Malawi Labour Minister Eunice Makangala, came under pressure in Parliament Tuesday over the controversial deal Malawi has signed with South Korea to send at least 100,000 Malawian young men and women to work in the Korean peninsula.
Some opposition parliamentarians dubbed the exercise “human trafficking” while others called it a “joke”, arguing that the programme did not make sense when Malawi is complaining about brain drain.
“Mr. Speaker, Sir, we always cry about brain drain and encourage Malawians in the diaspora to come back home and yet here we are exporting the cream of our labour force abroad. It doesn’t make sense at all,” said opposition Democratic Progressive Party (DPP) legislator Stevyn Kamwendo.
Main opposition Malawi Congress Party (MCP) spokesman on finance in Parliament, Joseph Njobvuyalema, agreed with Kamwendo, arguing that it was laughable that when Malawi is busy exporting labour, foreigners continue to flock to Malawi to take plum jobs.
“When human capital is sent abroad it is not Malawian tax base which will grow,” he said.
But minister Makangala defended government’s deal with South Korea, saying there is a lot of unemployment in Malawi.
“There is no cause for concern,” she said.
Makangala said all procedures were followed in finalising the deal.
“It should therefore be made clear that this is far from human trafficking, this – Mr. Speaker, Sir, is a genuine and transparent exercise,” she said.
Youth Minister Enoch Chakufwa Chihana concurred with his cabinet colleague, saying MPs must be realistic and not just attack the programme with a political mindset.
“Most of our youths are just sitting idle in villages and towns, they are not working, they are not in school, this is an opportunity for them to be productive,” he said.
According to Makangala, at least 15,000 people applied to be considered for the programme but just over 300 will leave “very soon” for South Korea as the first batch.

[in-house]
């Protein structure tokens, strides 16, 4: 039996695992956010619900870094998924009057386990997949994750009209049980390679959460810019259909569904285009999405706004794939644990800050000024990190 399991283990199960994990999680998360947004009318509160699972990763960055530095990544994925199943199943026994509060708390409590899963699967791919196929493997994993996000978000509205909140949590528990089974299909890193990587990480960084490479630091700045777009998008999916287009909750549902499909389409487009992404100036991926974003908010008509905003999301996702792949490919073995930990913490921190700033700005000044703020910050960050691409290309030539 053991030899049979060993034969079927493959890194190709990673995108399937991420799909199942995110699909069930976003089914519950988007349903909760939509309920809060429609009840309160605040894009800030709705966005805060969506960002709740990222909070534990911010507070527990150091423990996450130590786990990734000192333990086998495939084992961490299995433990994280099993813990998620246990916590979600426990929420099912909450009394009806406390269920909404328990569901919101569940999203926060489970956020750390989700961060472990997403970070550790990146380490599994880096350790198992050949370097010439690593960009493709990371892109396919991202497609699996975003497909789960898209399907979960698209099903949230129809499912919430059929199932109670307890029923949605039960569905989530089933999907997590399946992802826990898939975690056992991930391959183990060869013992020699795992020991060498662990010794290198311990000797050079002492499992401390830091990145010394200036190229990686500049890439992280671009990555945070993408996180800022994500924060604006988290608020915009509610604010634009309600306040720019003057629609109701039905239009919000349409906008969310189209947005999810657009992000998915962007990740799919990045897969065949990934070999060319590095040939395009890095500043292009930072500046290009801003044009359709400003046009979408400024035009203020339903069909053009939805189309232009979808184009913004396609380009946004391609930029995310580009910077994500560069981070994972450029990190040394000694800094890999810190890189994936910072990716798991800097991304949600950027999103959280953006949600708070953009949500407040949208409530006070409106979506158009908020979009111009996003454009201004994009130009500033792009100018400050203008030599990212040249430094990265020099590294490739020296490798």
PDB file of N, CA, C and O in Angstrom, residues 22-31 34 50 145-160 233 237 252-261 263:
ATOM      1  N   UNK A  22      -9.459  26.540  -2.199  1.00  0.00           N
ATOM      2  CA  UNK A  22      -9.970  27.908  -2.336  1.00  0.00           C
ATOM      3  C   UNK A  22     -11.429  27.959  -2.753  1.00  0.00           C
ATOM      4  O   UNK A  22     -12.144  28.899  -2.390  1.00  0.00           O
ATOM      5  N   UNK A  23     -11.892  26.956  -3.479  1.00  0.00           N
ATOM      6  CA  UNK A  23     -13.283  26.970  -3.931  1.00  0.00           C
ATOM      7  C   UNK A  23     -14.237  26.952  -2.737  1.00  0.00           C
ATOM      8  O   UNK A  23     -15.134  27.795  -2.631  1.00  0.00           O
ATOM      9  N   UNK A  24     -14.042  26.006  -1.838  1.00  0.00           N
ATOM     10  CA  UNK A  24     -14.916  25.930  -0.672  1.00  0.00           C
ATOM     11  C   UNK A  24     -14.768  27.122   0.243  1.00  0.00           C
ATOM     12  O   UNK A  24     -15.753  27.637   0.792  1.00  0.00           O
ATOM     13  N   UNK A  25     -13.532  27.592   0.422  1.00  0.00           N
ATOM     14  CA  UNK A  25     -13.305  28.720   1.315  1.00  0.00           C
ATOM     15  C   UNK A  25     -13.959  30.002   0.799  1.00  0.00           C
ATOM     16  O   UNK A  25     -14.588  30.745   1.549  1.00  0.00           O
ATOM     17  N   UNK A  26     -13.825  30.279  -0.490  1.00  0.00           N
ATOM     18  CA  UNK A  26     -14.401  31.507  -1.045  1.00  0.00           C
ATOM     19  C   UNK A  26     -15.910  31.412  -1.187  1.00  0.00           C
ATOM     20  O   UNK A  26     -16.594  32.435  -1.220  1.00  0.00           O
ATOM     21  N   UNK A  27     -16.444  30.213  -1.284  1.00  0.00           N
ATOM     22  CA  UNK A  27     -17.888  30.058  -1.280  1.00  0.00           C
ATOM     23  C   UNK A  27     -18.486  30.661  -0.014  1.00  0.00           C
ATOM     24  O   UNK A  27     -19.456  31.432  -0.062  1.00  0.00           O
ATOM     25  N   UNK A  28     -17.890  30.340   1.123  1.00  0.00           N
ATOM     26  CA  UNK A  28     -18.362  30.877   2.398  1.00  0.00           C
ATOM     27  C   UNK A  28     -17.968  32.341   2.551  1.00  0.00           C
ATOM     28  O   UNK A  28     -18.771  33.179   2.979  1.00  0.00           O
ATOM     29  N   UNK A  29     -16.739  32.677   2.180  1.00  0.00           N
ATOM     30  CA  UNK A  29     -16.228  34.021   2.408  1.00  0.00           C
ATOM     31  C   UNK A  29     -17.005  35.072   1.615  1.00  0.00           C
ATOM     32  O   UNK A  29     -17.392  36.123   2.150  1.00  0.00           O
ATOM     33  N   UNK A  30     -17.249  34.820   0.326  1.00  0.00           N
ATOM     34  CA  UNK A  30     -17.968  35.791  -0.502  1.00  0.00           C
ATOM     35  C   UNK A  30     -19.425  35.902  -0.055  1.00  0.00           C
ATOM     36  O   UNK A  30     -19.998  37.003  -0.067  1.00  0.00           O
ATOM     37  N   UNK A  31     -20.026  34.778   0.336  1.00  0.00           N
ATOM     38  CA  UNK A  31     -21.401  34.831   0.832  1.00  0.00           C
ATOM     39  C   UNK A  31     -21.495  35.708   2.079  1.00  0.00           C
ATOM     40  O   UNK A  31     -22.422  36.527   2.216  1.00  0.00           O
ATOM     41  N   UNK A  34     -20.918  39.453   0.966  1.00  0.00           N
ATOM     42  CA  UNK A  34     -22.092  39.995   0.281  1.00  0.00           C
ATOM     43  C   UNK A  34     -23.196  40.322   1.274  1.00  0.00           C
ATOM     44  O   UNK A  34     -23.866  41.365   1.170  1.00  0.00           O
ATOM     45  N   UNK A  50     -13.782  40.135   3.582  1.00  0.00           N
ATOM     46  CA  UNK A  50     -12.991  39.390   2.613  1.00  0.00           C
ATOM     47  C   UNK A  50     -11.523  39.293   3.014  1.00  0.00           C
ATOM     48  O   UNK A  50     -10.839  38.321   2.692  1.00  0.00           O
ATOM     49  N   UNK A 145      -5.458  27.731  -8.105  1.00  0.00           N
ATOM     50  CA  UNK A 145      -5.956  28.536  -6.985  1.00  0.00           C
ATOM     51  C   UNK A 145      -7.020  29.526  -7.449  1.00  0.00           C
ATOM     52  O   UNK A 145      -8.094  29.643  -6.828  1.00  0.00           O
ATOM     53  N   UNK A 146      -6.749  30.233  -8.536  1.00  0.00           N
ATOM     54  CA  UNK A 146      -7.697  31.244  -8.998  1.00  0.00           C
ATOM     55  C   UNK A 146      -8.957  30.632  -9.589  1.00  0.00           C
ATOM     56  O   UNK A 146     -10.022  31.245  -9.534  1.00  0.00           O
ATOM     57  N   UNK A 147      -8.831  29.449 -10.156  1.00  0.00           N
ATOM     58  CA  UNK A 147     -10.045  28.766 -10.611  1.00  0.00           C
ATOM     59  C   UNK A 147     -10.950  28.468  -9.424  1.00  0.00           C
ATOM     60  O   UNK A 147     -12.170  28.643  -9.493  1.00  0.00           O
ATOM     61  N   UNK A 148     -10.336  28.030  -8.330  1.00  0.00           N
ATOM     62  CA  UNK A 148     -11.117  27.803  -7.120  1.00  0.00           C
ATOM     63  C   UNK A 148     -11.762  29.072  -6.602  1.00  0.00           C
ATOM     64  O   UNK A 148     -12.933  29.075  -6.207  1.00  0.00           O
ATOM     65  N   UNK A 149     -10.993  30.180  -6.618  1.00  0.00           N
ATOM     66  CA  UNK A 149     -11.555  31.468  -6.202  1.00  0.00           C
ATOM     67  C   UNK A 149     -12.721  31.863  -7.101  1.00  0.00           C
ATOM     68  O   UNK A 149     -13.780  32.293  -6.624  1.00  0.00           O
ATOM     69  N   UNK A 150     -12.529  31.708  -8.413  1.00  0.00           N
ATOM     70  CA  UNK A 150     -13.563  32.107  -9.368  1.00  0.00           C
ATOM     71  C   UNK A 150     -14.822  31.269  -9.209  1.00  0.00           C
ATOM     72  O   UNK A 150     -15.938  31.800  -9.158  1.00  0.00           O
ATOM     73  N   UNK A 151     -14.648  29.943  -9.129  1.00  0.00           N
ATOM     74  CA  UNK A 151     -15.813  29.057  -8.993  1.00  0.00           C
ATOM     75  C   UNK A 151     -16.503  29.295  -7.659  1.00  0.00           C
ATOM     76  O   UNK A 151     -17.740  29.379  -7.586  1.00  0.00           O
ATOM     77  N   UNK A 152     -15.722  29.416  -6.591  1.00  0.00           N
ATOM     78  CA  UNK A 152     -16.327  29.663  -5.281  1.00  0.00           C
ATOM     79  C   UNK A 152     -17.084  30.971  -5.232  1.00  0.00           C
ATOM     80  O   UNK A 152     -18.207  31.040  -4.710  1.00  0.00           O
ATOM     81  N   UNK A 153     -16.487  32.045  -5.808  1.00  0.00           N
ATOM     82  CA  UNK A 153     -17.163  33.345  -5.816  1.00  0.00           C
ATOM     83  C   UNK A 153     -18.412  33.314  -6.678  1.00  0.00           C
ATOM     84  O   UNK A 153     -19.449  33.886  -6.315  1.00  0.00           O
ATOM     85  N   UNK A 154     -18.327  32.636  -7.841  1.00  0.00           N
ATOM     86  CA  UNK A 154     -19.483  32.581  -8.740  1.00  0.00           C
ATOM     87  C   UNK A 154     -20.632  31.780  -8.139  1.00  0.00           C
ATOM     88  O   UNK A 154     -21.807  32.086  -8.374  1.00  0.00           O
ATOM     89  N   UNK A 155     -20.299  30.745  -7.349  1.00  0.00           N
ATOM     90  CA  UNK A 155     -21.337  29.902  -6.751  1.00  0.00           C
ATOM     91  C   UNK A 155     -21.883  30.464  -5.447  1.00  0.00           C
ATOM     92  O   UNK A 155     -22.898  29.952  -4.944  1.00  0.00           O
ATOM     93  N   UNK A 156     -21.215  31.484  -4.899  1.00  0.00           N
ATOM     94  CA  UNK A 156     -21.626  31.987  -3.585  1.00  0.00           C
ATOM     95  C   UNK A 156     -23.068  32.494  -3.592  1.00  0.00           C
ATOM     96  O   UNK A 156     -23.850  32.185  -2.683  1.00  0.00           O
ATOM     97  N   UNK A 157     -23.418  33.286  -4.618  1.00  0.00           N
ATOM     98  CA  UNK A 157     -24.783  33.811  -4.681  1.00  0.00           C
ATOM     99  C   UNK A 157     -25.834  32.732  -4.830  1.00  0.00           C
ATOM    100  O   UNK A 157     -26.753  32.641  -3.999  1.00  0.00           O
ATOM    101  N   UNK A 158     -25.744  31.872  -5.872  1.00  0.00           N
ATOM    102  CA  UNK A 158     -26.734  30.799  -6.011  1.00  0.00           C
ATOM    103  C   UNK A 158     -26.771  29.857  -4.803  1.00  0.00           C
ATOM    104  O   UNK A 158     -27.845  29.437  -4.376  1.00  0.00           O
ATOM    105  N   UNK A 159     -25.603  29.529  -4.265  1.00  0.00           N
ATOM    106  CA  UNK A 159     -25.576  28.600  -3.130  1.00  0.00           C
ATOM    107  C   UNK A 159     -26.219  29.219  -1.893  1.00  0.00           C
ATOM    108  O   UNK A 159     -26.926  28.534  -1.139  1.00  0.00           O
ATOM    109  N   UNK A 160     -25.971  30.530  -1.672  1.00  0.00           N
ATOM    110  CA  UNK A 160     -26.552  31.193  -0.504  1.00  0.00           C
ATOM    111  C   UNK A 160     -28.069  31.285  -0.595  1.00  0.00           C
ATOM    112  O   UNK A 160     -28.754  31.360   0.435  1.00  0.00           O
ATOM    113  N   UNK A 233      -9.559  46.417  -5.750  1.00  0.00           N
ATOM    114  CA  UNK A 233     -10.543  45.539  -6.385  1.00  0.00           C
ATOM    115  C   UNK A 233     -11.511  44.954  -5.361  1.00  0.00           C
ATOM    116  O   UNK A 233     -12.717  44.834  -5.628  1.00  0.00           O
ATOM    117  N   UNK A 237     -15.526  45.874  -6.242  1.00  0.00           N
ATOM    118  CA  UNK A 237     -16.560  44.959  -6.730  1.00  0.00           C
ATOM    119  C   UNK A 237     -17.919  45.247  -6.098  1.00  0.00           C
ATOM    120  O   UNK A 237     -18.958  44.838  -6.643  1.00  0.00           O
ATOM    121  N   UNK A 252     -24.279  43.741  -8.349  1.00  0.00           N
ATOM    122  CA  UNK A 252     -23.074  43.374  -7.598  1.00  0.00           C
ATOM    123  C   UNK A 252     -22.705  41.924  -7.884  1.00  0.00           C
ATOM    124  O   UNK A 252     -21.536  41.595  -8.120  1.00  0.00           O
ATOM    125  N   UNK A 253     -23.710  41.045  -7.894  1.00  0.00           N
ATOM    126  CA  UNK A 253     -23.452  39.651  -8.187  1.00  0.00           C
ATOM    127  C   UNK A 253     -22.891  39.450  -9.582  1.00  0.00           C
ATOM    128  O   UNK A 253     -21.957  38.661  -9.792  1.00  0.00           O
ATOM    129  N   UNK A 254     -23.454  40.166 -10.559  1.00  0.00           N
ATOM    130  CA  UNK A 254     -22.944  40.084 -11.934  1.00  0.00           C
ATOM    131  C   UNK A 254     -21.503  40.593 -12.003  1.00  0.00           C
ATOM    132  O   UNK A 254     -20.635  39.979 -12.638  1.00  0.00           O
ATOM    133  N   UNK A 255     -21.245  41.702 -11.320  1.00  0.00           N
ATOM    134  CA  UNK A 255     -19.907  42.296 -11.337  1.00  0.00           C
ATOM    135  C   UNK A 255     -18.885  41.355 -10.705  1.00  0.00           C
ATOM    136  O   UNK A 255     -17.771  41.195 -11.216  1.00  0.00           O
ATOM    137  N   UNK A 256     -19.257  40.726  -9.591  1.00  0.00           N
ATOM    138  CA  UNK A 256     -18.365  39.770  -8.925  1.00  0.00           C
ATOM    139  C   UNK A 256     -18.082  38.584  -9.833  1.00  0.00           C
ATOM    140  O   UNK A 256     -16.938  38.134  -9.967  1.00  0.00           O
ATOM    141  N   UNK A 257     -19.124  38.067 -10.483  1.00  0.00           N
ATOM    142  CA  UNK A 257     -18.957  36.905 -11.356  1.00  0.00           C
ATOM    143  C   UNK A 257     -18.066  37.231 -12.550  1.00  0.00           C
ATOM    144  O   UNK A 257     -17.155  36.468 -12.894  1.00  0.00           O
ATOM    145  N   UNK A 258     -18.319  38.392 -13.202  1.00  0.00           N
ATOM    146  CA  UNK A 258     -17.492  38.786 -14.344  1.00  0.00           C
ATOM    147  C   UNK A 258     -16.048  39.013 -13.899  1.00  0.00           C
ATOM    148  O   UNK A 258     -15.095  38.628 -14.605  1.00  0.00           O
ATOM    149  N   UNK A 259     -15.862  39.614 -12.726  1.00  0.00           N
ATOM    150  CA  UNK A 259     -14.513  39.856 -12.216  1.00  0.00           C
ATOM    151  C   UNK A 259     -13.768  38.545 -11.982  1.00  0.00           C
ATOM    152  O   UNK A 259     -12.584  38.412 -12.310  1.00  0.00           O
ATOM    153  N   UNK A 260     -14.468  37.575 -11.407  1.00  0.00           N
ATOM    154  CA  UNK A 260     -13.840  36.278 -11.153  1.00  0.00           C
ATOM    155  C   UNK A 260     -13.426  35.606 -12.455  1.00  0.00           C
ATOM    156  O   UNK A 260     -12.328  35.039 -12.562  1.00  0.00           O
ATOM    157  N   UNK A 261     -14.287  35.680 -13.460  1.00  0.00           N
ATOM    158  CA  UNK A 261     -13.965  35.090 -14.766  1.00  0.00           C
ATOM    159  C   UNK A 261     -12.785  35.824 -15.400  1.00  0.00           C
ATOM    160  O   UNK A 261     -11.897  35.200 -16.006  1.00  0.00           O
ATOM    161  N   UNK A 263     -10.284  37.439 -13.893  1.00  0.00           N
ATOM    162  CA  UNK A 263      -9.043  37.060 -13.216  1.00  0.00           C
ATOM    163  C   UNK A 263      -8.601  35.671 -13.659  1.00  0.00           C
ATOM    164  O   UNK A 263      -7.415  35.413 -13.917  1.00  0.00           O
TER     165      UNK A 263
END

“Each lot will be in South Korea for four years and 10 months,” she said.
But the Labour Minister refused to disclose how much the Malawians will be getting per month. Other government sources, however, put the figure in the region of US$ 1,000 per month, quite substantial in a country where most civil servants and other workers earn less than US$ 100 a month.
Makangala nonetheless said half of the salaries the Malawians will be earning in South Korea will be sent back to Malawi for government to keep for them. The worker will be receiving half of the remaining half while a bank in Seoul will be retaining the other half.
“They will be getting free food and accommodation. We want them to accumulate enough savings so that at the end of their tour of duty they would have accumulated enough to invest in something profitable in Malawi,” she said.
The scheme has been met with scepticism with some analysts calling it “modern day slavery”. Others cite unsavoury reports that expose how immigrant workers are mistreated, underpaid, even raped in the Asian country.
An Amnesty International report, published on 22 May, documents what it called “a history of abuses” migrant workers have to endure.